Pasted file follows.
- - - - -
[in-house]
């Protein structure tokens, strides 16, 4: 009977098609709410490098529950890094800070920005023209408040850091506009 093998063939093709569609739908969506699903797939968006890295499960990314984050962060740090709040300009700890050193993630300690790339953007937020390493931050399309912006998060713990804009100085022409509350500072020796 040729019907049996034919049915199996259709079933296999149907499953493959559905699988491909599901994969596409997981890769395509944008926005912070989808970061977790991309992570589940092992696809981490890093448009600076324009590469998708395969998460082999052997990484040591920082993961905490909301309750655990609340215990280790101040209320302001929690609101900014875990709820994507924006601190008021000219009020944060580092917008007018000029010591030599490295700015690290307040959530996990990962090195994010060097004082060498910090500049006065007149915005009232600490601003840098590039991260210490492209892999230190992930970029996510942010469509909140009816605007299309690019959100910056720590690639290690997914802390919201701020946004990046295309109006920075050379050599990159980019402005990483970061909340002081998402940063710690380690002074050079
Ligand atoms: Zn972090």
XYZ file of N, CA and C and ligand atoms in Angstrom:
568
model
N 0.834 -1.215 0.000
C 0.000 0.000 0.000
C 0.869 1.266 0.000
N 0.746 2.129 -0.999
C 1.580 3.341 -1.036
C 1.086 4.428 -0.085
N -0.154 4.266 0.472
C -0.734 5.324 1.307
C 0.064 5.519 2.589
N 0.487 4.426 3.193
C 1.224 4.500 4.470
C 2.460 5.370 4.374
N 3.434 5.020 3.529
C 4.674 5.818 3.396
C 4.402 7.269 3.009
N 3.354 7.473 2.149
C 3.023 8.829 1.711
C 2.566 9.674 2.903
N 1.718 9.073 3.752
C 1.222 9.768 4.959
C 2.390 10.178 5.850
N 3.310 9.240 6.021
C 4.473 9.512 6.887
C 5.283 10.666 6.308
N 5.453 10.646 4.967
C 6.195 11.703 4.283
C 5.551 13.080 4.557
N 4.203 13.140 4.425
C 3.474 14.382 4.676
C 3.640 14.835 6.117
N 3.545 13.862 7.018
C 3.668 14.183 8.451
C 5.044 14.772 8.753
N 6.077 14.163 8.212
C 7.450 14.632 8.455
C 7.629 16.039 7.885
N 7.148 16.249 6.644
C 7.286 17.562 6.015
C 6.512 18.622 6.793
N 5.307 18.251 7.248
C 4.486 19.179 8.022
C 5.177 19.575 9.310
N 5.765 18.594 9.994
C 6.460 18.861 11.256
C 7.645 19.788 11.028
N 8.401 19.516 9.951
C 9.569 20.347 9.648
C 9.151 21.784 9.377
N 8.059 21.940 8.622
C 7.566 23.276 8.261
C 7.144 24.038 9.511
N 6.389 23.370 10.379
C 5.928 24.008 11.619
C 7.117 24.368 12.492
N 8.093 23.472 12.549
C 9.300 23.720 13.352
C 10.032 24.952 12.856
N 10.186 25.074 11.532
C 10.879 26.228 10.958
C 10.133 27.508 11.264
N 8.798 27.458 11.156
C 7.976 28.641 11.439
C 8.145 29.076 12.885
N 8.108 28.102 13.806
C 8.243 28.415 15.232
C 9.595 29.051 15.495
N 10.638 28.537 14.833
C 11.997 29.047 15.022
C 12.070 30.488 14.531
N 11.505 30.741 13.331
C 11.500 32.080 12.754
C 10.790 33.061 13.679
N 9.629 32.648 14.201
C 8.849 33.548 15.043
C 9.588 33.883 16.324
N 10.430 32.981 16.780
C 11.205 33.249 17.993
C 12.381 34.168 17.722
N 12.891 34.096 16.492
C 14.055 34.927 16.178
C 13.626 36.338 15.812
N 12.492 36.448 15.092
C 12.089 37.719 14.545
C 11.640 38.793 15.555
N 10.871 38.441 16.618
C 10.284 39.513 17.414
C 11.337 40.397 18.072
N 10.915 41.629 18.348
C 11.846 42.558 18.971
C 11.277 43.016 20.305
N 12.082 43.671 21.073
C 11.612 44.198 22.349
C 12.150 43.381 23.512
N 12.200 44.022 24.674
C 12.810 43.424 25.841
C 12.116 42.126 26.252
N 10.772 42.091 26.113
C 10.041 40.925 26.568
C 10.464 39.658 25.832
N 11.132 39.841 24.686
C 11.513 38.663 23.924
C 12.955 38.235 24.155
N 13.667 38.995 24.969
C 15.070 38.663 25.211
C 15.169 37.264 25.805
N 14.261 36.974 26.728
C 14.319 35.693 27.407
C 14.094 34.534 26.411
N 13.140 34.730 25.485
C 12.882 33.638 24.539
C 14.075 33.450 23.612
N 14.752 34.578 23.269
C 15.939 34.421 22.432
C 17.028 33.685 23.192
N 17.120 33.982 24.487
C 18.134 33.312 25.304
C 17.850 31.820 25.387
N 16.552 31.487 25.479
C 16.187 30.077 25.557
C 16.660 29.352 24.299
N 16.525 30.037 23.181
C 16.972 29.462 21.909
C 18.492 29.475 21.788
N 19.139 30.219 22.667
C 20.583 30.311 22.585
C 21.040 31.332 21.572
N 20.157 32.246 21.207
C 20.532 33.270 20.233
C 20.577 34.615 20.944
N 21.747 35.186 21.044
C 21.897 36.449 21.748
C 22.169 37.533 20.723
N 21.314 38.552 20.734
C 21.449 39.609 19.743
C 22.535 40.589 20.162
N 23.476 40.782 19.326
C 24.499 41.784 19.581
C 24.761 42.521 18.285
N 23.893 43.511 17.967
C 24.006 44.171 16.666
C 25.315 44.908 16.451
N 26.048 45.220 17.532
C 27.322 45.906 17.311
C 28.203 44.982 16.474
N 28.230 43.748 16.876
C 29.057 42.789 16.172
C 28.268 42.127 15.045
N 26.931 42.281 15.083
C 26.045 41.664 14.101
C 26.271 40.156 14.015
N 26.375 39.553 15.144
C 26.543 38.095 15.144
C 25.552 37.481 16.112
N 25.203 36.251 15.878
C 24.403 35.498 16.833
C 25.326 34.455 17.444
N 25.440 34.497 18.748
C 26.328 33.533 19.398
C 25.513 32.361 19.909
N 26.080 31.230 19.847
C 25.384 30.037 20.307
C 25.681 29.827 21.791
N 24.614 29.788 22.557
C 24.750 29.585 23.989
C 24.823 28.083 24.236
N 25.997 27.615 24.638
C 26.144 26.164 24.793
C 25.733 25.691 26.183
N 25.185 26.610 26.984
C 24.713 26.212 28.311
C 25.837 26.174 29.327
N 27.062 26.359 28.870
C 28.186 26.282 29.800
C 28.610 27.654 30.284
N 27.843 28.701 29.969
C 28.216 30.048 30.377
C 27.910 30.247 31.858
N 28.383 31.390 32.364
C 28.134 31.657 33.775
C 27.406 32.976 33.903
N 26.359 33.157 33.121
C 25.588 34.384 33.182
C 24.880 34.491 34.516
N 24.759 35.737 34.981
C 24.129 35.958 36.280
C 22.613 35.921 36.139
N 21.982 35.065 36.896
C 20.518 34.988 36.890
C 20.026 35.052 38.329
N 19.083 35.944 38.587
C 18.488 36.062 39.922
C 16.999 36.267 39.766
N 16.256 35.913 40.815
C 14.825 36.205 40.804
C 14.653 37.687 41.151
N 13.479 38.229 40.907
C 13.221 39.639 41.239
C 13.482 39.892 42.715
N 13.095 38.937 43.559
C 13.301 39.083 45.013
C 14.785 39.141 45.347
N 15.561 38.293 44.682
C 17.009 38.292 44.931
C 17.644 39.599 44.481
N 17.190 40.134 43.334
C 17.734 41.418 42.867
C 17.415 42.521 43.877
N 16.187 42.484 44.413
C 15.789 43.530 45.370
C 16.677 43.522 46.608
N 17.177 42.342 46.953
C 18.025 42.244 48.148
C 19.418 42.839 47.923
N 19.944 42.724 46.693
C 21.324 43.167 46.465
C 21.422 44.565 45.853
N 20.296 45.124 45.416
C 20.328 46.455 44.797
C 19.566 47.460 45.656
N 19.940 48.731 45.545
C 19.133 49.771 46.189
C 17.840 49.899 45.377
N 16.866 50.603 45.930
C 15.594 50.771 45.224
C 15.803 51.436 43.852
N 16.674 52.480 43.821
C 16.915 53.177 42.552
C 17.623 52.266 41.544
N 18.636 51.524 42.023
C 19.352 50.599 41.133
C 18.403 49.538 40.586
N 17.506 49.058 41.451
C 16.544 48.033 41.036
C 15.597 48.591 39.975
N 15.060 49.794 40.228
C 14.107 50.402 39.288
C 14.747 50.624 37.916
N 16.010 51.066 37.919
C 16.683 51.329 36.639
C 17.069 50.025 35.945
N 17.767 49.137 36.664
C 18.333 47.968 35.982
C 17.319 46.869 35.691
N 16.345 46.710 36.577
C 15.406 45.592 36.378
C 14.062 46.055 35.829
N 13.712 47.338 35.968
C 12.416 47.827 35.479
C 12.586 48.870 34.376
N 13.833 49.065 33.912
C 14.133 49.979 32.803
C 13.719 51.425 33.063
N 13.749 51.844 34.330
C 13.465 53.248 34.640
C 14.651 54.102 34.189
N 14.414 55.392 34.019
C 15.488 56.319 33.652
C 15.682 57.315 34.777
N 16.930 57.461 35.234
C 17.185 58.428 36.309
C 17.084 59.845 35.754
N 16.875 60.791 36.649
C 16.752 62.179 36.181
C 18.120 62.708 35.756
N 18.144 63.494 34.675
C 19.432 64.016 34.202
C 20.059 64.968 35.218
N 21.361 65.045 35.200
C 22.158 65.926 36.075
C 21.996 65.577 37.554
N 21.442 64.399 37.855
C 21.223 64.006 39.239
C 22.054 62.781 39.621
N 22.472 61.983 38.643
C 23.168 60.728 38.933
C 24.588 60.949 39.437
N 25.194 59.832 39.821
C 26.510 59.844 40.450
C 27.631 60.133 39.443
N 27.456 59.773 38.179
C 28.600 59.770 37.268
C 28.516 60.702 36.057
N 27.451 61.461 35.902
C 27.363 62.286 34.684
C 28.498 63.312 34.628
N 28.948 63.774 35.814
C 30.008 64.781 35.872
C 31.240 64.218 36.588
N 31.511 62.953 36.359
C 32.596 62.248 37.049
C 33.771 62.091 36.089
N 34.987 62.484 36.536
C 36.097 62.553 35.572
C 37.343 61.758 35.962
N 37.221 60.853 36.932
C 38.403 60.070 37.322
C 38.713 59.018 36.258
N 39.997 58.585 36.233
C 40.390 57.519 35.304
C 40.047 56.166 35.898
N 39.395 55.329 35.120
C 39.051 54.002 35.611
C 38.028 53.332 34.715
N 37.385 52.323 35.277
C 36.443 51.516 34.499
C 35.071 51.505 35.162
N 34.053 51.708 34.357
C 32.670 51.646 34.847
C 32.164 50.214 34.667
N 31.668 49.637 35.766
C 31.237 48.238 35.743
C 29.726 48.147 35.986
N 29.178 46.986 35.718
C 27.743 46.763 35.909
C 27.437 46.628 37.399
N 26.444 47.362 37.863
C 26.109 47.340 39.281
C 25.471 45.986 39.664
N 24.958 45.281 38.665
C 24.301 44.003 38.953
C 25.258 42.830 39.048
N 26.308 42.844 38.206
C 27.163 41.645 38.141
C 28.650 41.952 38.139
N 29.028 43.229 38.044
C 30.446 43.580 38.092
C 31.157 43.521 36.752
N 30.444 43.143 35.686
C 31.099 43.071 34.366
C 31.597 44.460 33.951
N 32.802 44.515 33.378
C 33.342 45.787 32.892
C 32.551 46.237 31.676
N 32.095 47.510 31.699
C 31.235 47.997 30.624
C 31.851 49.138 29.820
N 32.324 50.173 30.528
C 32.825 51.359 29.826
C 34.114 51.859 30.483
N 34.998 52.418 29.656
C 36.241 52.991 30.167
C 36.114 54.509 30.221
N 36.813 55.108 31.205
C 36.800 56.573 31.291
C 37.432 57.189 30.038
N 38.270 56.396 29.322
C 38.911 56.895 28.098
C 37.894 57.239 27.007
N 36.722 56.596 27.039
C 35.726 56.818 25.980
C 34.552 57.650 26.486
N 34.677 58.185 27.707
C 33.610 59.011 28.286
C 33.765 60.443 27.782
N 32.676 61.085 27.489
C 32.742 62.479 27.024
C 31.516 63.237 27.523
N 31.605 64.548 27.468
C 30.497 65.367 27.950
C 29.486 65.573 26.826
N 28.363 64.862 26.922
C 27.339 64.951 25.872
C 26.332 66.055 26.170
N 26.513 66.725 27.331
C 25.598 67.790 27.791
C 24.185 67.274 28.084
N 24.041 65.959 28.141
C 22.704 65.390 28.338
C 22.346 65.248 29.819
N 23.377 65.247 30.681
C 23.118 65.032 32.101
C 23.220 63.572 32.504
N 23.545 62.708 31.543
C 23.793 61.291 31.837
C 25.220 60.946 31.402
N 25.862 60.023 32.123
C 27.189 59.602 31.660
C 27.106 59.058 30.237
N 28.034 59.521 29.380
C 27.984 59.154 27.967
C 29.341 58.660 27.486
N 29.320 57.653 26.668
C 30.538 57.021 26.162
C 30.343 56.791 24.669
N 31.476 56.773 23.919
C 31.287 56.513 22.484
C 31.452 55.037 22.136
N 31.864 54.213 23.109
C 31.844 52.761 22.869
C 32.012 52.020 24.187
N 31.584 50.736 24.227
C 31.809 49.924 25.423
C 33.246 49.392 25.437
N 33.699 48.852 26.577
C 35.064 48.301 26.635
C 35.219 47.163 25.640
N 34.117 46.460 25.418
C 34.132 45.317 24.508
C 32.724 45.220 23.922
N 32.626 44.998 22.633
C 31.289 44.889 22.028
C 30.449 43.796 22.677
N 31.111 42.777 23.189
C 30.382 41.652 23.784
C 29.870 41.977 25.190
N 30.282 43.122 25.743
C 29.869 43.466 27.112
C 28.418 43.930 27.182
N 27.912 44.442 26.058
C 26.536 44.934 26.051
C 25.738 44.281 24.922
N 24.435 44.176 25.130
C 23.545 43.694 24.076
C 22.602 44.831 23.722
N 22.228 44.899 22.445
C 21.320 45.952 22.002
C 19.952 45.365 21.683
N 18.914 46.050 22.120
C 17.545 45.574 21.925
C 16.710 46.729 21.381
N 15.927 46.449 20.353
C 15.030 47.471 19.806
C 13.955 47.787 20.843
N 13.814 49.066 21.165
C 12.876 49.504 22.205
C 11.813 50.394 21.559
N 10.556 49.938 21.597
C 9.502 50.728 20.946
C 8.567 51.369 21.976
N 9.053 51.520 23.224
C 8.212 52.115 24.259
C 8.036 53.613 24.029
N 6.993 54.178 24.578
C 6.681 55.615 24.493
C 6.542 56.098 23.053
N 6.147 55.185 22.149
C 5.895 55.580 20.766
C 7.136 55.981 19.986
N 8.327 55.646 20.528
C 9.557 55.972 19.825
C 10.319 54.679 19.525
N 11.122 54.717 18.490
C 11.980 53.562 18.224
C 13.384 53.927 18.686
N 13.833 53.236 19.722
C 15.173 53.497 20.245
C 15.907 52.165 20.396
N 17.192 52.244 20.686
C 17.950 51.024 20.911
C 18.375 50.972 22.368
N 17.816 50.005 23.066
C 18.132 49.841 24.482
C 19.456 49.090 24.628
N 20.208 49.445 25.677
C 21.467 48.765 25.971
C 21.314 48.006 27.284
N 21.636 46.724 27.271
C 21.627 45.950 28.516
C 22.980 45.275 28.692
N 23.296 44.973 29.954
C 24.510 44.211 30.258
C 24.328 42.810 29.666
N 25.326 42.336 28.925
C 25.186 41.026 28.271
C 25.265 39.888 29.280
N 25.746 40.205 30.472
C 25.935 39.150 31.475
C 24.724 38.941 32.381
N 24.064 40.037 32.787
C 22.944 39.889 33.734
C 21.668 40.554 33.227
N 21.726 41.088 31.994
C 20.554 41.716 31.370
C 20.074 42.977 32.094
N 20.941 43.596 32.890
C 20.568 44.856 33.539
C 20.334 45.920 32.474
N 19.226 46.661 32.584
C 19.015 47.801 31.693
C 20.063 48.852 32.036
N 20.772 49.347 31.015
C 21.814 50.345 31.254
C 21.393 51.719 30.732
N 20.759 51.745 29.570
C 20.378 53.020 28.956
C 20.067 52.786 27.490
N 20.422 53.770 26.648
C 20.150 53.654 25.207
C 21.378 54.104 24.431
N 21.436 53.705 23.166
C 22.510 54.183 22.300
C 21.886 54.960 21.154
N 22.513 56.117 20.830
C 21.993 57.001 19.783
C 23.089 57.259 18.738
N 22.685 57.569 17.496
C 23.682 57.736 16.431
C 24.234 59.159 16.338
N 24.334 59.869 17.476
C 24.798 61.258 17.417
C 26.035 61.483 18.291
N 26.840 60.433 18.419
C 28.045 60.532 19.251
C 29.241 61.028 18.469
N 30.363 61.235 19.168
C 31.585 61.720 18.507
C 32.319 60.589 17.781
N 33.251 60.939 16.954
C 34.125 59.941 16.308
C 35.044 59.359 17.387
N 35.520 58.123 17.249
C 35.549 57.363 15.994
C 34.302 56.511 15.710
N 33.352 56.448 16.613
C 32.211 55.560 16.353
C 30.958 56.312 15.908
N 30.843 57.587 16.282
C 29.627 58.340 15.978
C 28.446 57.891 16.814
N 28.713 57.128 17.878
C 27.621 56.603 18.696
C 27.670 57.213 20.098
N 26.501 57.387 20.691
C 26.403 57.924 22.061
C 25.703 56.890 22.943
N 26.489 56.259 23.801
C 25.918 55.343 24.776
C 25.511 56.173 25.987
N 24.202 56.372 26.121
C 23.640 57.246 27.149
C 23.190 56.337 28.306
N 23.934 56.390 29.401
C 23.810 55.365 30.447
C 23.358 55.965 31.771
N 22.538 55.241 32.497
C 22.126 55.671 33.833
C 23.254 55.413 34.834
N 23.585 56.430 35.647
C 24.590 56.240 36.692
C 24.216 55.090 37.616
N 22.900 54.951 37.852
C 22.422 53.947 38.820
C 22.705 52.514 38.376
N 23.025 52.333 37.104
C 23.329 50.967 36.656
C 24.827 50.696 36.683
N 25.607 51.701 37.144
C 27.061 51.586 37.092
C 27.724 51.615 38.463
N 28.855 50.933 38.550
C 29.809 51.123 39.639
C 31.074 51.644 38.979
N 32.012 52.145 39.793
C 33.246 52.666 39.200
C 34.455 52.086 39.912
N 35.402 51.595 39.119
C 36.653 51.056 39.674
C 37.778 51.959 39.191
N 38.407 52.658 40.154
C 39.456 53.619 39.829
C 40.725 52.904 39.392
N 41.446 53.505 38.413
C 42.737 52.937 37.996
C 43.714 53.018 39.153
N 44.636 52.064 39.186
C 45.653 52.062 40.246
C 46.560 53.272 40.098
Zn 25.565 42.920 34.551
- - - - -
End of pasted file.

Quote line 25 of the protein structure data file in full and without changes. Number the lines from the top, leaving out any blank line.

N 1.718 9.073 3.752